What Does a Bankruptcy Petition Include?

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Explore:  Consumer Bankruptcy

The official document that marks the commencement of a bankruptcy proceeding in court is called a petition. This form, coupled with appropriate exhibits and schedules, is intended to give the court the information it needs to classify the case, evaluate the petitioner’s eligibility and begin the process by identifying and giving notice to the petitioner’s creditors.

The actual bankruptcy petition is the same for all types of voluntary bankruptcy. The portions that must be completed and the schedules that must be attached, however, depend on the particulars of the case. The most common required schedules are as follows:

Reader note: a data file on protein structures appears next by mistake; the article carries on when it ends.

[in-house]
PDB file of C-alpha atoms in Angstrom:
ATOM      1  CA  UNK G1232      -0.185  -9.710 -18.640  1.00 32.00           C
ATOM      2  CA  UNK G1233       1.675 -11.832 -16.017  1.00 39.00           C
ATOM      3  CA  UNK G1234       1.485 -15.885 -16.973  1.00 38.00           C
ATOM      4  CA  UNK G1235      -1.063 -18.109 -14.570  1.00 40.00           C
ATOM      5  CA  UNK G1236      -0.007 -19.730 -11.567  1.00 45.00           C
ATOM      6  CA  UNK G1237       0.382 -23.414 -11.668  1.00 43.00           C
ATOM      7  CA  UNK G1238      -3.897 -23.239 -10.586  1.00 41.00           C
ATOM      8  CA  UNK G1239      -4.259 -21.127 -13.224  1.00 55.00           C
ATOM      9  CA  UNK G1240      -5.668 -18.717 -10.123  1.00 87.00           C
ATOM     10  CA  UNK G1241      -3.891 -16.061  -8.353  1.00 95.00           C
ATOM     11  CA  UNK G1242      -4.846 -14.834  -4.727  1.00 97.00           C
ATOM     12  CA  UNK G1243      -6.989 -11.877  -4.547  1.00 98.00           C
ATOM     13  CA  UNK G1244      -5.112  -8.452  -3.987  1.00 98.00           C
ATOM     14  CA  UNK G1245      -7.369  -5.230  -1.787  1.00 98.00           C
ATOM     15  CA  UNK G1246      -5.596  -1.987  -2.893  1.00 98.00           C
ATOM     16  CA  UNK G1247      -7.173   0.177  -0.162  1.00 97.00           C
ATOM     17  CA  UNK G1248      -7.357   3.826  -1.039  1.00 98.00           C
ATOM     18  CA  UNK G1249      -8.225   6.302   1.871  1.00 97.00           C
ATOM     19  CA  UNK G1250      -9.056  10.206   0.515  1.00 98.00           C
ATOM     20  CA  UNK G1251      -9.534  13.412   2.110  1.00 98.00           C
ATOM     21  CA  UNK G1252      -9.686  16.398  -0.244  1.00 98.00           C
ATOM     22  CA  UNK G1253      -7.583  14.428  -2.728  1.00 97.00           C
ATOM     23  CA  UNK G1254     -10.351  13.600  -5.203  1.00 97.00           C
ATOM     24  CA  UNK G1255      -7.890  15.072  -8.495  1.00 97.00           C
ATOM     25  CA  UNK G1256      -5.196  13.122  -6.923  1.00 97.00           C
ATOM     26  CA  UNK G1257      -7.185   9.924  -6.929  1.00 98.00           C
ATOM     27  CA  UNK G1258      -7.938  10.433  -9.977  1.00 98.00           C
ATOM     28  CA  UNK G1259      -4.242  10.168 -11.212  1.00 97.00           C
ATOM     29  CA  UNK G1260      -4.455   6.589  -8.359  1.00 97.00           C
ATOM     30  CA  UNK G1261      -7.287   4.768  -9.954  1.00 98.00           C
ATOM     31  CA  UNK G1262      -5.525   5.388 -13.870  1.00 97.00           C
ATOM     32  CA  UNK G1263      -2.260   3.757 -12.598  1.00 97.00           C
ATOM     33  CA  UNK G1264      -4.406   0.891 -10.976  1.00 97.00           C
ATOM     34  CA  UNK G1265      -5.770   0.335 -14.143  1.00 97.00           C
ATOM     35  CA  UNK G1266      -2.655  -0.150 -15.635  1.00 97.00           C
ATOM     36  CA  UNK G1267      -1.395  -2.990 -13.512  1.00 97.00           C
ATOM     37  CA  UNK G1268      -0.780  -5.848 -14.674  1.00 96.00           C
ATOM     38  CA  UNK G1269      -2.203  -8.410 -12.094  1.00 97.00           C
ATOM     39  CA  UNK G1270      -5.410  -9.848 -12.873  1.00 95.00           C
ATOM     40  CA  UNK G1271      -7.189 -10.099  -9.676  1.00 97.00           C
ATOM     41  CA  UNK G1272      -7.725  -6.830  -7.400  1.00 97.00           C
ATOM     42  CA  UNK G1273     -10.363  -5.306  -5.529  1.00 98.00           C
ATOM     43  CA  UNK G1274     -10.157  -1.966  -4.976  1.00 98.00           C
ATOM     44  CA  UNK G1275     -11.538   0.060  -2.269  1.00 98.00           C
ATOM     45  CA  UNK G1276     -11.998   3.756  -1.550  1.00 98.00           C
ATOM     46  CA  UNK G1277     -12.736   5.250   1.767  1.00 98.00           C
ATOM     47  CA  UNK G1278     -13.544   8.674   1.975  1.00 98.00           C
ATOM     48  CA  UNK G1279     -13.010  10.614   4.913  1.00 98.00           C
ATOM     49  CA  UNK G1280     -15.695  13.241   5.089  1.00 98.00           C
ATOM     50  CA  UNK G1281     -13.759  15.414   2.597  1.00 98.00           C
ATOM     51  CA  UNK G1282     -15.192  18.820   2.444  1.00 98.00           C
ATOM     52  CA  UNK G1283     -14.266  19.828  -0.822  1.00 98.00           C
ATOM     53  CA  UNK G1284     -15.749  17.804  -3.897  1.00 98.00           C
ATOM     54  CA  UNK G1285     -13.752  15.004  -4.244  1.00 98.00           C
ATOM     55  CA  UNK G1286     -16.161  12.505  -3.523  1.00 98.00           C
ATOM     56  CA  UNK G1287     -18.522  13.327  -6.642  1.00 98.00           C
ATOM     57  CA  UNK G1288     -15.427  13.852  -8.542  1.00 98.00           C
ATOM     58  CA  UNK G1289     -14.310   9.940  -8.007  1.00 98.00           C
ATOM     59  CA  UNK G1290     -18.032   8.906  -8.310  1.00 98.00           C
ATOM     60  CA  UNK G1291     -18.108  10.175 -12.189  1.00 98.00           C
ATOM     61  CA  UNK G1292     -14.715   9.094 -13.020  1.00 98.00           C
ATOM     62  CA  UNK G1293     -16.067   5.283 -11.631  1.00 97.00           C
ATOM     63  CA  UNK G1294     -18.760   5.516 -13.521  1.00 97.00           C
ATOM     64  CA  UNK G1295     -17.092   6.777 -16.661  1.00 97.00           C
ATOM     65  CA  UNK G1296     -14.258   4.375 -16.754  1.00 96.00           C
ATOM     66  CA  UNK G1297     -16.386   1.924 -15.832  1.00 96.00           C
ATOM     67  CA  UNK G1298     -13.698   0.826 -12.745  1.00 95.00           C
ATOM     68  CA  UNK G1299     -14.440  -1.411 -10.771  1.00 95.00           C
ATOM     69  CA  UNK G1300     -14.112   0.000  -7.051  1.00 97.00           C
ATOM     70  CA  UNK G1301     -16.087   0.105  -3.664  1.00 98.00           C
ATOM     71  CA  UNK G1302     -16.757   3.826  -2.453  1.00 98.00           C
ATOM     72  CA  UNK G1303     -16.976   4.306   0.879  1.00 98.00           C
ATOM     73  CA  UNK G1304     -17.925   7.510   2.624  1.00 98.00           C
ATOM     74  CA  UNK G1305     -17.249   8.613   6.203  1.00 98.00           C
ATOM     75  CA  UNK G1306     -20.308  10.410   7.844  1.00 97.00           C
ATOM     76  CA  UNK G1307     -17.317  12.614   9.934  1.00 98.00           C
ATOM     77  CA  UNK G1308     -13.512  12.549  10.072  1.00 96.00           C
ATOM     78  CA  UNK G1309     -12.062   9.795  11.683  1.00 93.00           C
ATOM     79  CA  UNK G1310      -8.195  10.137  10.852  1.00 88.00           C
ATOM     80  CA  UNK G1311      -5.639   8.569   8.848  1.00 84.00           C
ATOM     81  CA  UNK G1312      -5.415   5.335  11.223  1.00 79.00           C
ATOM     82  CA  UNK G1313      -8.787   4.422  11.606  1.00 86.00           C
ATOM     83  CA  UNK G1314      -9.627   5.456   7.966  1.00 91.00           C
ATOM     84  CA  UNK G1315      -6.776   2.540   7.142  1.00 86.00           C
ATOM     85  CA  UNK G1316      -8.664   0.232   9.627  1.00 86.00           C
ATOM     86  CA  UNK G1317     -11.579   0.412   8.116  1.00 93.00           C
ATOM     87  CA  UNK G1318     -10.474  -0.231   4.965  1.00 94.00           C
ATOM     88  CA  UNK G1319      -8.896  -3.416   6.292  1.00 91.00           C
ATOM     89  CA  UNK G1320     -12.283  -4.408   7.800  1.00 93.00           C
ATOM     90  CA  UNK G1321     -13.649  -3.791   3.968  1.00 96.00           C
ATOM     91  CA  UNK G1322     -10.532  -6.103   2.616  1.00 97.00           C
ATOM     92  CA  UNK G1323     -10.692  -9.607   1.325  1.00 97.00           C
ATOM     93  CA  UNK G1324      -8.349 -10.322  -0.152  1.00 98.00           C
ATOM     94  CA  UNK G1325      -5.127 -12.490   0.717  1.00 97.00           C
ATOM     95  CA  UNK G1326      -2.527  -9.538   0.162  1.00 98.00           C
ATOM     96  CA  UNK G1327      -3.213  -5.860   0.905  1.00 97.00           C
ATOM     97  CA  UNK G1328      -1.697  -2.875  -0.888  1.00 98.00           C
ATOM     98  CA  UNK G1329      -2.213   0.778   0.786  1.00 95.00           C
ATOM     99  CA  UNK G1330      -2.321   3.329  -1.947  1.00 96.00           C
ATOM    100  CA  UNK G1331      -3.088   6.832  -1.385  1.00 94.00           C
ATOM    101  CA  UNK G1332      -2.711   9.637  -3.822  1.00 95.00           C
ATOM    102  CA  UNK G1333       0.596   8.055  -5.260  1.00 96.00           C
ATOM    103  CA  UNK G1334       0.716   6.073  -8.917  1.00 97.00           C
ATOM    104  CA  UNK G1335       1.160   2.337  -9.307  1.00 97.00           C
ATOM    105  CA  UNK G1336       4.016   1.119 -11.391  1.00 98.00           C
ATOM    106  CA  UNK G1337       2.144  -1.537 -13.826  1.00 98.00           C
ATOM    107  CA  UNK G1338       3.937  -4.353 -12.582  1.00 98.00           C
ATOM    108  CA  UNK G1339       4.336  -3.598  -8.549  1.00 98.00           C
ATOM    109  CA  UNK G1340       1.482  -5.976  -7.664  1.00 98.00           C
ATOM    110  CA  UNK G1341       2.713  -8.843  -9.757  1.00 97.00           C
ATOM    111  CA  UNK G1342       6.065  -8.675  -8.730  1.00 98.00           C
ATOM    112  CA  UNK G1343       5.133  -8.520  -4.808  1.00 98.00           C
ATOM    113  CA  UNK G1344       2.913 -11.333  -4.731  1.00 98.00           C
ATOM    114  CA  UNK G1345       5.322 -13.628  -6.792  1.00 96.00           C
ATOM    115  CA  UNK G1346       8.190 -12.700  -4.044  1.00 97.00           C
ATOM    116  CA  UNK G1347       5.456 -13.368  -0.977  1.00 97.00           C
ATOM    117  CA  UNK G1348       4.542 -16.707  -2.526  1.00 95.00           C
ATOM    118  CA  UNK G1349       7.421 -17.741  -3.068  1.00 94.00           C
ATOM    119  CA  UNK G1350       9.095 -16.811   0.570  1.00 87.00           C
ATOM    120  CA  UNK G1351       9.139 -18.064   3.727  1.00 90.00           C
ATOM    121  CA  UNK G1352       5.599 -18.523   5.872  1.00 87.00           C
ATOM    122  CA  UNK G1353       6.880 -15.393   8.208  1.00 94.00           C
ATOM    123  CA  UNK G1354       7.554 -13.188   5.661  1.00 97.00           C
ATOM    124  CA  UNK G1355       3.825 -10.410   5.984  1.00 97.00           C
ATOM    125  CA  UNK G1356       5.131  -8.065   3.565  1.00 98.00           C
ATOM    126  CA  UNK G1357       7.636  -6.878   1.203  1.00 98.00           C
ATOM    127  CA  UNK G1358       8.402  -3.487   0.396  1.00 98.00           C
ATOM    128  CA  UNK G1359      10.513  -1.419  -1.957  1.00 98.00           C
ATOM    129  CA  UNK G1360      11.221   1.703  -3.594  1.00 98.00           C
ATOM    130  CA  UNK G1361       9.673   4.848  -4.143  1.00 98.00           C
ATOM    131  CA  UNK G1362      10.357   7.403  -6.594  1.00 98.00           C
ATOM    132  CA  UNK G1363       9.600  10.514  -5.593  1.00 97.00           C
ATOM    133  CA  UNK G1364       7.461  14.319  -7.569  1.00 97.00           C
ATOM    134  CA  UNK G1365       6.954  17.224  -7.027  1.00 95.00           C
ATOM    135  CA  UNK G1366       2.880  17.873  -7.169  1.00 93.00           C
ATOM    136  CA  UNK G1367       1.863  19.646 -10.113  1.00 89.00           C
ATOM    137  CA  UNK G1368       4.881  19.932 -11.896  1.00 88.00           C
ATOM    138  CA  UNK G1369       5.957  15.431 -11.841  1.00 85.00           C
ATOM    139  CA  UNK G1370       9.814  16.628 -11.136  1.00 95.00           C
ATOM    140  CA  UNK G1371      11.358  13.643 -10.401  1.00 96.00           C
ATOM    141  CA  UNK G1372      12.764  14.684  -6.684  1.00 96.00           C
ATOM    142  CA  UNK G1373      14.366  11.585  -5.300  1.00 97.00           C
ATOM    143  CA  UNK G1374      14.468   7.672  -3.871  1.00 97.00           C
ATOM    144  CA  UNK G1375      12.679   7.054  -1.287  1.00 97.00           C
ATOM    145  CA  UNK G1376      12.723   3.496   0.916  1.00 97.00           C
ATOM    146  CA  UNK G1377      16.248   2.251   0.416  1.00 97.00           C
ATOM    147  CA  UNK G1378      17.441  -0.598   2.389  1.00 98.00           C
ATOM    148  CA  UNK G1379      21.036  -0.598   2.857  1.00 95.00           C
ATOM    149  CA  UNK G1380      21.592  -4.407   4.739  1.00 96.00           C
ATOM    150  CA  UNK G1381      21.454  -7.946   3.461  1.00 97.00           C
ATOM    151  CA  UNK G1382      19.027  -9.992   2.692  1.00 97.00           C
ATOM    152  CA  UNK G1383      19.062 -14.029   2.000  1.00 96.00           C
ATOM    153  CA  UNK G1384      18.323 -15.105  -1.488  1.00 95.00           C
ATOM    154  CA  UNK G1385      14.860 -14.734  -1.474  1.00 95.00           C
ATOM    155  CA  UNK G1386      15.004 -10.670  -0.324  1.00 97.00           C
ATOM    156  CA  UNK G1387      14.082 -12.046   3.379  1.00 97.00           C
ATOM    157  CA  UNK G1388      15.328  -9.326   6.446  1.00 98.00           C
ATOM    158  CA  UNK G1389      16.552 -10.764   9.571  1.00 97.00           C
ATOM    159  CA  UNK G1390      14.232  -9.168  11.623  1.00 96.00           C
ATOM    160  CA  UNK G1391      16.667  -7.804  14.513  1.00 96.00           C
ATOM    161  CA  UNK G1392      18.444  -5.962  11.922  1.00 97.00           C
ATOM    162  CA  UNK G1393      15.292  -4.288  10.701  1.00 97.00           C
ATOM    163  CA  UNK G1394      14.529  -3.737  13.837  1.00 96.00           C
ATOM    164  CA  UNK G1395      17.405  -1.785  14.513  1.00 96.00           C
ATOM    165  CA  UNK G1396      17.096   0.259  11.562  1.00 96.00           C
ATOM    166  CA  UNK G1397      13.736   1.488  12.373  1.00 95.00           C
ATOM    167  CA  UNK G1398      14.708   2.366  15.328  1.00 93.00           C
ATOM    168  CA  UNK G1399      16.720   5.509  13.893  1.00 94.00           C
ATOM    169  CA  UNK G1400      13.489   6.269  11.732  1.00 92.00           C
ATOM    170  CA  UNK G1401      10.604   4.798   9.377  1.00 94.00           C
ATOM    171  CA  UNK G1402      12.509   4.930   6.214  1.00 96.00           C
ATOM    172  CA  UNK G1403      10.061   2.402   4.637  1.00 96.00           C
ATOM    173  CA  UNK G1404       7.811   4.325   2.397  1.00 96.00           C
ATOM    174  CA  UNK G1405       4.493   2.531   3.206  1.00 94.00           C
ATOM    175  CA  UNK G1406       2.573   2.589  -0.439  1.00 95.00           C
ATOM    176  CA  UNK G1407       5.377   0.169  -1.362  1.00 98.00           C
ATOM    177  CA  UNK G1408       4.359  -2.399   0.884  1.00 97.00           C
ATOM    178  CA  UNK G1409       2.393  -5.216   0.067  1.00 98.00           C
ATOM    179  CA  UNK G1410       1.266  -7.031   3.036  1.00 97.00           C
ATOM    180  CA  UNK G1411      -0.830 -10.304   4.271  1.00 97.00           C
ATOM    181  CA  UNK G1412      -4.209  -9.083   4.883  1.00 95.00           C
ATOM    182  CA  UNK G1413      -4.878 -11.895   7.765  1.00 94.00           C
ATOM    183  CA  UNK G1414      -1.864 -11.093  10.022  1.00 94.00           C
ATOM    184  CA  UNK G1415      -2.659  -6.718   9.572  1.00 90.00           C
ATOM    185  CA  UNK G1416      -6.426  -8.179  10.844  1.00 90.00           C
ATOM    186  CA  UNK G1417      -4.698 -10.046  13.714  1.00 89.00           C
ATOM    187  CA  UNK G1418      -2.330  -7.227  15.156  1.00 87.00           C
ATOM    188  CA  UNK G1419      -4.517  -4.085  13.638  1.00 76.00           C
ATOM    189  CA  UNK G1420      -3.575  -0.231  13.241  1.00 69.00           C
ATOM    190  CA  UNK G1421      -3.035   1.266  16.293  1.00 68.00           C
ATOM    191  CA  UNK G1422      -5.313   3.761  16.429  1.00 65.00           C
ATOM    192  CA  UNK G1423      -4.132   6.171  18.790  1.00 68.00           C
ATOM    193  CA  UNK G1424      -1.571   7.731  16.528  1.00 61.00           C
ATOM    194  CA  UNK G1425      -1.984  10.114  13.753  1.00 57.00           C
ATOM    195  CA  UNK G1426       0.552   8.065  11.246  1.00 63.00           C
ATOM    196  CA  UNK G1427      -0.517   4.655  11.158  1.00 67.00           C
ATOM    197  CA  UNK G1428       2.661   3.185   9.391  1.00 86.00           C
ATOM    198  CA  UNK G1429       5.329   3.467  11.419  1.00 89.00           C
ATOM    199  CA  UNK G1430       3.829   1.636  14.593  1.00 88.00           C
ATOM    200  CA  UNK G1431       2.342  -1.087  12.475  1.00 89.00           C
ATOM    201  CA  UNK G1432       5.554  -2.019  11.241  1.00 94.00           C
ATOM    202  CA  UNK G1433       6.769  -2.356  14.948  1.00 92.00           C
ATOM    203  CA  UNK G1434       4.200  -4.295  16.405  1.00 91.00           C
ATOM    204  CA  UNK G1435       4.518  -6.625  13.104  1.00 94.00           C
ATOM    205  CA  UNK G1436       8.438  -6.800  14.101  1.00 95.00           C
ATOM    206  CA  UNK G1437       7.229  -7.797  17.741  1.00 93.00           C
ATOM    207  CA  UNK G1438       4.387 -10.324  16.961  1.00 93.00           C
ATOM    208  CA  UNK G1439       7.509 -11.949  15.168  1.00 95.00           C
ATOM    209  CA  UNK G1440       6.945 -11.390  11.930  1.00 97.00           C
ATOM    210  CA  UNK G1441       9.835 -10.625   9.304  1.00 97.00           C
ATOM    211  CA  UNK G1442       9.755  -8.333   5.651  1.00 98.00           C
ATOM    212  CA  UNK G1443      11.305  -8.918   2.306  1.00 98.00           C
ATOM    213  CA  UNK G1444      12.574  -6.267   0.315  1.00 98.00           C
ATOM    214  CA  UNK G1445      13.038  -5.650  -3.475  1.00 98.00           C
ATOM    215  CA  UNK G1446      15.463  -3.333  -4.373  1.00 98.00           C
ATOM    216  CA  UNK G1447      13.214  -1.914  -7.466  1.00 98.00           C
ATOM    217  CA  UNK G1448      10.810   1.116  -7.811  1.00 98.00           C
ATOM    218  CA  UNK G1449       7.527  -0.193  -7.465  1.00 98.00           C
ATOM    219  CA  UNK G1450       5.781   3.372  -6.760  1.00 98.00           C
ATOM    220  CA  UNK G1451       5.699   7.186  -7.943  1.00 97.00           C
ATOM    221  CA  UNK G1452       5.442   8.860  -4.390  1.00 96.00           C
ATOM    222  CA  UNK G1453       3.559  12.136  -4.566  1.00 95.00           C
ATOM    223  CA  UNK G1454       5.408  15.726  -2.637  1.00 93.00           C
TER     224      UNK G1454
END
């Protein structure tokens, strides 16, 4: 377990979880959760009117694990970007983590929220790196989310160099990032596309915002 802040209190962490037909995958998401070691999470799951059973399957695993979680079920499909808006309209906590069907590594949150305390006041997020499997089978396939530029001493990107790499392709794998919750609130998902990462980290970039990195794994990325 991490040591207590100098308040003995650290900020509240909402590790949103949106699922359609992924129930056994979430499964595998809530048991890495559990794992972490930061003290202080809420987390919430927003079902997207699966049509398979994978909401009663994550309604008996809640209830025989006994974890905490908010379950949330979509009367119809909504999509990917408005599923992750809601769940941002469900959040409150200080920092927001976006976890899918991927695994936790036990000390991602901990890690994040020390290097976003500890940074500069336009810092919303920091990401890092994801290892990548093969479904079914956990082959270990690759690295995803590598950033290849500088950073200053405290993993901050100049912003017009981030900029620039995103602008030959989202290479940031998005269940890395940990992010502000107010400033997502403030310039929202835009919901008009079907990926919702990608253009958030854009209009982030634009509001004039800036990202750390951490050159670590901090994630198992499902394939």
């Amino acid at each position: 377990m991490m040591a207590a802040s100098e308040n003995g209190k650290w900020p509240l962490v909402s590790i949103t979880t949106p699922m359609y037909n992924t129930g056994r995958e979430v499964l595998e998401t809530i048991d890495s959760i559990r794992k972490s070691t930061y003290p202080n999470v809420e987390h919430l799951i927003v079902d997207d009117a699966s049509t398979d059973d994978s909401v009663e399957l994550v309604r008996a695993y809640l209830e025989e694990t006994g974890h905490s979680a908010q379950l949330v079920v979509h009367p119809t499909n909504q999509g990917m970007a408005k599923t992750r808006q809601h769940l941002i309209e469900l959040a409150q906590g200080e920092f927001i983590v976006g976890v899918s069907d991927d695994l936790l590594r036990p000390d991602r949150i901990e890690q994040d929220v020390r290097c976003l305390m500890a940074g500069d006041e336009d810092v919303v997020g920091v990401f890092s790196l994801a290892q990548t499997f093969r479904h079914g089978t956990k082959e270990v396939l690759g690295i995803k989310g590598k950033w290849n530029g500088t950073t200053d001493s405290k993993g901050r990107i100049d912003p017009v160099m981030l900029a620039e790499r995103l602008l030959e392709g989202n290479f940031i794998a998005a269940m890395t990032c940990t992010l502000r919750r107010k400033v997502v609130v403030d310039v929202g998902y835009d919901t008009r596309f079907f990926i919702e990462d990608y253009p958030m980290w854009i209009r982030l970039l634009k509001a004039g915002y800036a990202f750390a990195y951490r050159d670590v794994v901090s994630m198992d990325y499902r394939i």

Schedules A and B — Schedules A and B identify the petitioner’s real and personal property, respectively.

    Schedule C — Schedule C identifies the property the petitioner believes is covered by the applicable bankruptcy exceptions.

    Schedules D, E and F — These schedules identify the petitioner’s creditors. They cover secured creditors, unsecured priority creditors and other unsecured creditors, respectively.

    Schedule G — This schedule identifies any contracts not yet completed to which the petitioner is subject.

    Schedules I and J — These schedules identify the petitioner’s current income and current expenditures. These are only required for individual debtors.

Providing complete and accurate information on these and any other required forms or schedules is essential to the speedy resolution of your bankruptcy process. These forms can be complex and confusing.